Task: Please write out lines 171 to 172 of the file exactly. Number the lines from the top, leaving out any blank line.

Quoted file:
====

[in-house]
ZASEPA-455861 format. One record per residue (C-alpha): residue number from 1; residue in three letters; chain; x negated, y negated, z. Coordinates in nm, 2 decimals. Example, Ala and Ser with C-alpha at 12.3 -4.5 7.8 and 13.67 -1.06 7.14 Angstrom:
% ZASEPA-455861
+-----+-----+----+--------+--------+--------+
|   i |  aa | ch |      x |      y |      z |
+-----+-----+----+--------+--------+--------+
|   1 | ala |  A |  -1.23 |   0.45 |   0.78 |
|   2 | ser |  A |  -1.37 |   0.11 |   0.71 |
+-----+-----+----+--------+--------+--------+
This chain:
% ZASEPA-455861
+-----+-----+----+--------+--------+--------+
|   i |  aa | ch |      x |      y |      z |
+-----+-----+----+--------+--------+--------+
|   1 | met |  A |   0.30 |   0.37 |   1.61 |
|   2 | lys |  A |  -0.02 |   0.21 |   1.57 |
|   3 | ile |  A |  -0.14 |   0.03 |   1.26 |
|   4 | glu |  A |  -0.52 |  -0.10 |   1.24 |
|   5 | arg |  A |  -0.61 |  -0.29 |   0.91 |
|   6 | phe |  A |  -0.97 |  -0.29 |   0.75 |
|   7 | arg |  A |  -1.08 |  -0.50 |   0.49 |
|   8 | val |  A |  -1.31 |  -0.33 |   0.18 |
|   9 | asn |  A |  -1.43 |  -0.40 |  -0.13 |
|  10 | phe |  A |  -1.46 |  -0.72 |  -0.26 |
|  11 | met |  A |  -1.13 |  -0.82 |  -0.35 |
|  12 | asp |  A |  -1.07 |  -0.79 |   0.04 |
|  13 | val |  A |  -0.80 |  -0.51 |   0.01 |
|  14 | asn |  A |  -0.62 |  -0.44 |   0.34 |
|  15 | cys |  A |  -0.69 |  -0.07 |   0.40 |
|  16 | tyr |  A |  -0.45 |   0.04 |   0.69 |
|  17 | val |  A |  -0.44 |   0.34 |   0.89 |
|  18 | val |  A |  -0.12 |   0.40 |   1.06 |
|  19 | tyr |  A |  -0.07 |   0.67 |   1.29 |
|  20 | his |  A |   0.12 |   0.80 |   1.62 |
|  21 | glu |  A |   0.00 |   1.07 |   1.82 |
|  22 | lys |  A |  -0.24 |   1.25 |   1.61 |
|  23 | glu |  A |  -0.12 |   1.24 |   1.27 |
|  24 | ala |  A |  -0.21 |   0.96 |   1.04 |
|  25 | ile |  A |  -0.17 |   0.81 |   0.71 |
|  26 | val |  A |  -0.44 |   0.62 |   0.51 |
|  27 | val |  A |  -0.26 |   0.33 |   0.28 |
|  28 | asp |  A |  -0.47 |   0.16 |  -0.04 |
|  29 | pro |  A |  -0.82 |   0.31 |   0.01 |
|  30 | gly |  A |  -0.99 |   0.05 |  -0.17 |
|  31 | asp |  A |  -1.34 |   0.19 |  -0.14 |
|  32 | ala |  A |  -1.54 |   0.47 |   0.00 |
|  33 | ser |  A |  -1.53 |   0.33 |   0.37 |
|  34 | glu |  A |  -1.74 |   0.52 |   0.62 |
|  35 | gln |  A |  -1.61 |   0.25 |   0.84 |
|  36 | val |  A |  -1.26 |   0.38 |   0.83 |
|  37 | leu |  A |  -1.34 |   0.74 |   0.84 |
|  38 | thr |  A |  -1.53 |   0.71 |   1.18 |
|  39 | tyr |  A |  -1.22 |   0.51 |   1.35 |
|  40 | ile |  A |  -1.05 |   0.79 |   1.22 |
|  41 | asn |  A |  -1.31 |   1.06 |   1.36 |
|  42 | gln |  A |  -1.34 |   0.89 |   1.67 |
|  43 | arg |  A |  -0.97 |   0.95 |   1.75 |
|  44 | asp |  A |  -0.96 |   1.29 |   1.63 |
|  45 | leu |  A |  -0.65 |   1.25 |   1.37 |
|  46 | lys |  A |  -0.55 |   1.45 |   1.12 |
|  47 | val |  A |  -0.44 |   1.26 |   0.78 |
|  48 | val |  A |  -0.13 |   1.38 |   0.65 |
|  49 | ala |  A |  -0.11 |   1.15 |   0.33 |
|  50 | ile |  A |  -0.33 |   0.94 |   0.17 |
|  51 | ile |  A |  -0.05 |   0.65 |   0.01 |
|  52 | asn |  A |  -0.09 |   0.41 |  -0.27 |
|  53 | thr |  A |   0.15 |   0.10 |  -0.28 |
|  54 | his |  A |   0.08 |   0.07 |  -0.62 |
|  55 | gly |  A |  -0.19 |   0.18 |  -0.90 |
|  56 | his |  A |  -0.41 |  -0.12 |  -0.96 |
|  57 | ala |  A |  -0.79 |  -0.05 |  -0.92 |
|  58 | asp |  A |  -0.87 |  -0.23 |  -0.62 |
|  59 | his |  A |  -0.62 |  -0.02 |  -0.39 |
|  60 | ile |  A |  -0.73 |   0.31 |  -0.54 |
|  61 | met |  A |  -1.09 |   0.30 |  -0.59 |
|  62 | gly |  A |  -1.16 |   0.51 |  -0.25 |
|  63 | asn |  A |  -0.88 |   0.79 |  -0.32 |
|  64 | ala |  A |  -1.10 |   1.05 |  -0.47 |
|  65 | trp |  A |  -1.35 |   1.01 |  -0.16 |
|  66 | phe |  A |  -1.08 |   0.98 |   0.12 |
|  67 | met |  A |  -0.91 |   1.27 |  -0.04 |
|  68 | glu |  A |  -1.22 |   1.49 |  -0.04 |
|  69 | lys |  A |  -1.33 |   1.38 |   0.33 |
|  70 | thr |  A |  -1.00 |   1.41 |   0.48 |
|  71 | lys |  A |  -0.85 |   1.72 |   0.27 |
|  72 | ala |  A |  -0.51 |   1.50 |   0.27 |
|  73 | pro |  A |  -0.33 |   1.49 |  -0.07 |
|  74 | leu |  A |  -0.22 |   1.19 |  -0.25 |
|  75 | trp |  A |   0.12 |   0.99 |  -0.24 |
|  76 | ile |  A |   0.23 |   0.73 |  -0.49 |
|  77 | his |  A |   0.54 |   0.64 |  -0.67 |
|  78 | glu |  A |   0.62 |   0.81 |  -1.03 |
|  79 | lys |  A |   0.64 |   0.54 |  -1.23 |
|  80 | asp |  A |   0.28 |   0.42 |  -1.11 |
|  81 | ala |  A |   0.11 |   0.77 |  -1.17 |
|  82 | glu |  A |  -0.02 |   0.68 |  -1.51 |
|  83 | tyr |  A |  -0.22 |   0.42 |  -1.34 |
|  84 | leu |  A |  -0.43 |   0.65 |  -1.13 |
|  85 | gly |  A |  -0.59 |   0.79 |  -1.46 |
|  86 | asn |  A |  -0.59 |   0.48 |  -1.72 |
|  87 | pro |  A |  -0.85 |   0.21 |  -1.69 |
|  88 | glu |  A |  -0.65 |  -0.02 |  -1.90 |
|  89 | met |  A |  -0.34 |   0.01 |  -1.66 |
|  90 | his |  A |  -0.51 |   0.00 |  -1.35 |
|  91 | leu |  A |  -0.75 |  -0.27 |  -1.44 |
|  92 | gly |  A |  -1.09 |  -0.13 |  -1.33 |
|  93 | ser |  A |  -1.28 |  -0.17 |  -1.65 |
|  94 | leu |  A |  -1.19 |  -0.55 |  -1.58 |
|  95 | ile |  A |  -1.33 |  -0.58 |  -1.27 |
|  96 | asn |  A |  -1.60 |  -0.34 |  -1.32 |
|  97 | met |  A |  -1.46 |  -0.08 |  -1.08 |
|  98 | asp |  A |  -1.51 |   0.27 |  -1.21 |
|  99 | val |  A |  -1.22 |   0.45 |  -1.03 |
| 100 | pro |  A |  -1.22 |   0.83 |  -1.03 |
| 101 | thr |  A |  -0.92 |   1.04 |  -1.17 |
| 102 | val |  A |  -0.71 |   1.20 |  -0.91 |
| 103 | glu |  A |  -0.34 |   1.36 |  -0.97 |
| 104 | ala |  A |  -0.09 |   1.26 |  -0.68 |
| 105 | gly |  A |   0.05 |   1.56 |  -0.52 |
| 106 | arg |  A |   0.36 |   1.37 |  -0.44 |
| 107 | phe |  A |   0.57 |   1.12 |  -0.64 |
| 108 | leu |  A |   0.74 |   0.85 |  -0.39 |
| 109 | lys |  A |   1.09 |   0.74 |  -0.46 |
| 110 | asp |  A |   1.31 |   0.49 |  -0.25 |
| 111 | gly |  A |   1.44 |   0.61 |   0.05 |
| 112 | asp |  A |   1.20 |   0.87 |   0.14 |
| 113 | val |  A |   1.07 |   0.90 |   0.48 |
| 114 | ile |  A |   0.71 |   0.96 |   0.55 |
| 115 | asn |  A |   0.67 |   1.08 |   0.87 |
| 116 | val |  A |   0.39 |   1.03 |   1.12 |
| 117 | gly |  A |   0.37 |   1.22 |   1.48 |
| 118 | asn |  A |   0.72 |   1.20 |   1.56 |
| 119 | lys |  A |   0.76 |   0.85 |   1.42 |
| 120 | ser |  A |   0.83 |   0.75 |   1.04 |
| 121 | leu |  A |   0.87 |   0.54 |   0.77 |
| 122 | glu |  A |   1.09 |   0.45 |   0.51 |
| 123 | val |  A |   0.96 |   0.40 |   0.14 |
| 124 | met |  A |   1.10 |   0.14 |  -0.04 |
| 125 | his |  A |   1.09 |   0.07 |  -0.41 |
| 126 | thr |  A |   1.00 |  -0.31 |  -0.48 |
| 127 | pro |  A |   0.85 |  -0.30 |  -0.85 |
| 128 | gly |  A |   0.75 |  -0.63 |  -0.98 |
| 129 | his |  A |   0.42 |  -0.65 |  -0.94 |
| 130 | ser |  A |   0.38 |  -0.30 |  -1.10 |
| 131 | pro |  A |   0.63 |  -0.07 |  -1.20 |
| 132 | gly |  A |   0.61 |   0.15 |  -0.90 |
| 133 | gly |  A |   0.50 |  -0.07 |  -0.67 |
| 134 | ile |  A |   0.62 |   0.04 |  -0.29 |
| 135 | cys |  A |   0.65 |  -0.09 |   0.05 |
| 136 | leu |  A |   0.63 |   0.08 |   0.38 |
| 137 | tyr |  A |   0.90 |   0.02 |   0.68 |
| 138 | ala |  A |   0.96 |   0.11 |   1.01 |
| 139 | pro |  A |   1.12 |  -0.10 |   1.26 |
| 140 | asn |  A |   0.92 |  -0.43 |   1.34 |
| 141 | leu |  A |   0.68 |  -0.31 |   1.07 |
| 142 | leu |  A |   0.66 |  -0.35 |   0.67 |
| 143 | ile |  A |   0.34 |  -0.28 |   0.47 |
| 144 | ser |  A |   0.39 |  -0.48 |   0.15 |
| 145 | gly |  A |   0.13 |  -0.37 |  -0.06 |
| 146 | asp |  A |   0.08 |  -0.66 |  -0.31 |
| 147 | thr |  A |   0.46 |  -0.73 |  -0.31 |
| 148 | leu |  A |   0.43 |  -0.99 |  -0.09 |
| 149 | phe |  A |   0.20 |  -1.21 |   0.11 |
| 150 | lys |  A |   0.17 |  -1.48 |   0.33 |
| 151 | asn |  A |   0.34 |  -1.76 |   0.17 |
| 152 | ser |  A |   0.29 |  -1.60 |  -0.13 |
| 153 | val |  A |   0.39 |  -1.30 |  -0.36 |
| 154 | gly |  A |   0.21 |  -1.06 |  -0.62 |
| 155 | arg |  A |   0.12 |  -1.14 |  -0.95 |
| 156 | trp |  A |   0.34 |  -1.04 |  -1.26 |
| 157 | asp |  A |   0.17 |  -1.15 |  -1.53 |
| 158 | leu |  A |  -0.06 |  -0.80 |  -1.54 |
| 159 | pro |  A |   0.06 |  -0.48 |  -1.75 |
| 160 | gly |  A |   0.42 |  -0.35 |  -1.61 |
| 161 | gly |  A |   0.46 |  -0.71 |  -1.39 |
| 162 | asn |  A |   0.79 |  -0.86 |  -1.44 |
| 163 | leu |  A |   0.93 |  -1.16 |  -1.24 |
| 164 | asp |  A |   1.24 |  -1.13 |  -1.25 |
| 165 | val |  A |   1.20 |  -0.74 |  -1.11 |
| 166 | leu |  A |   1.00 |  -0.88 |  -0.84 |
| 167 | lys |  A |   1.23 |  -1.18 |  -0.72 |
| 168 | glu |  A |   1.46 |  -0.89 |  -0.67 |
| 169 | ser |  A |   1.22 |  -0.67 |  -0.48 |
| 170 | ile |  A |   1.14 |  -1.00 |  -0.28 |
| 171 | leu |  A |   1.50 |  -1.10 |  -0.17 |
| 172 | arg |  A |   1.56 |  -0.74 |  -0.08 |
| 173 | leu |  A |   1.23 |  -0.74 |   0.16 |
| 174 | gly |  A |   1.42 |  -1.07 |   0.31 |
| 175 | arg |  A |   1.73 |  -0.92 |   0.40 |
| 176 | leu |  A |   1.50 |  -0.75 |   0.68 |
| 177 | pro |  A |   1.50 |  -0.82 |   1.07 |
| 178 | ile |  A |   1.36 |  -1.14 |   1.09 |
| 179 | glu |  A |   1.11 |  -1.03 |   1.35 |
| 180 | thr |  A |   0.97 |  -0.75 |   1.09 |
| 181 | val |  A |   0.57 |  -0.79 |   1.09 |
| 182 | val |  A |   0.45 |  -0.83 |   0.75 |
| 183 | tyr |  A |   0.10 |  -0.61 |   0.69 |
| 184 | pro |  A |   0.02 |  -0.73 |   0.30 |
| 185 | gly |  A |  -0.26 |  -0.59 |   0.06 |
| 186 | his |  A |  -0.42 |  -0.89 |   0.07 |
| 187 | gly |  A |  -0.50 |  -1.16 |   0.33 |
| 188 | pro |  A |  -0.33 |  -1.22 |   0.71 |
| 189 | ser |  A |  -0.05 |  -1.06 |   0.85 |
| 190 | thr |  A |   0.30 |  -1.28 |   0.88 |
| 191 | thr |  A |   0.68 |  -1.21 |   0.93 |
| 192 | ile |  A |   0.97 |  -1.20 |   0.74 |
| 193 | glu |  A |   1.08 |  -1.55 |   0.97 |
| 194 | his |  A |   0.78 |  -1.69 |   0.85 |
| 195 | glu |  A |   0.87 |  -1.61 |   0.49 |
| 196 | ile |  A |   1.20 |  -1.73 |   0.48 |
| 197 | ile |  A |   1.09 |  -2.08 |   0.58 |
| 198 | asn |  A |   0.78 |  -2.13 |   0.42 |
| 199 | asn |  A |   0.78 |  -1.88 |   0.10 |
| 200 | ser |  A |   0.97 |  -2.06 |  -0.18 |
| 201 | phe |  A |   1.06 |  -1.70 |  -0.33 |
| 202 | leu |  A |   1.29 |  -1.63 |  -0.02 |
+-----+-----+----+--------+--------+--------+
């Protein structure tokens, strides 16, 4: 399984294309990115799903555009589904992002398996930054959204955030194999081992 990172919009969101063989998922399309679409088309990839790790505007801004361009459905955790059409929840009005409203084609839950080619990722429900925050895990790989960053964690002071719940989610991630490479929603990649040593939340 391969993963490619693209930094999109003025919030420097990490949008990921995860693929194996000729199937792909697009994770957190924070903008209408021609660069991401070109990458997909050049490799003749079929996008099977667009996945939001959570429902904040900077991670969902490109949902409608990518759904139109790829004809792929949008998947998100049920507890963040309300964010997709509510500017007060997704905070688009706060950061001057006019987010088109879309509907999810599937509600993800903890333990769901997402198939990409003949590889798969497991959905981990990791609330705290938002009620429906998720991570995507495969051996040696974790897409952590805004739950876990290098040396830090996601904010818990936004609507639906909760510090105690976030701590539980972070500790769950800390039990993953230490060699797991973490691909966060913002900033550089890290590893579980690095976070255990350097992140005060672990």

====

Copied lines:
| 157 | asp |  A |   0.17 |  -1.15 |  -1.53 |
| 158 | leu |  A |  -0.06 |  -0.80 |  -1.54 |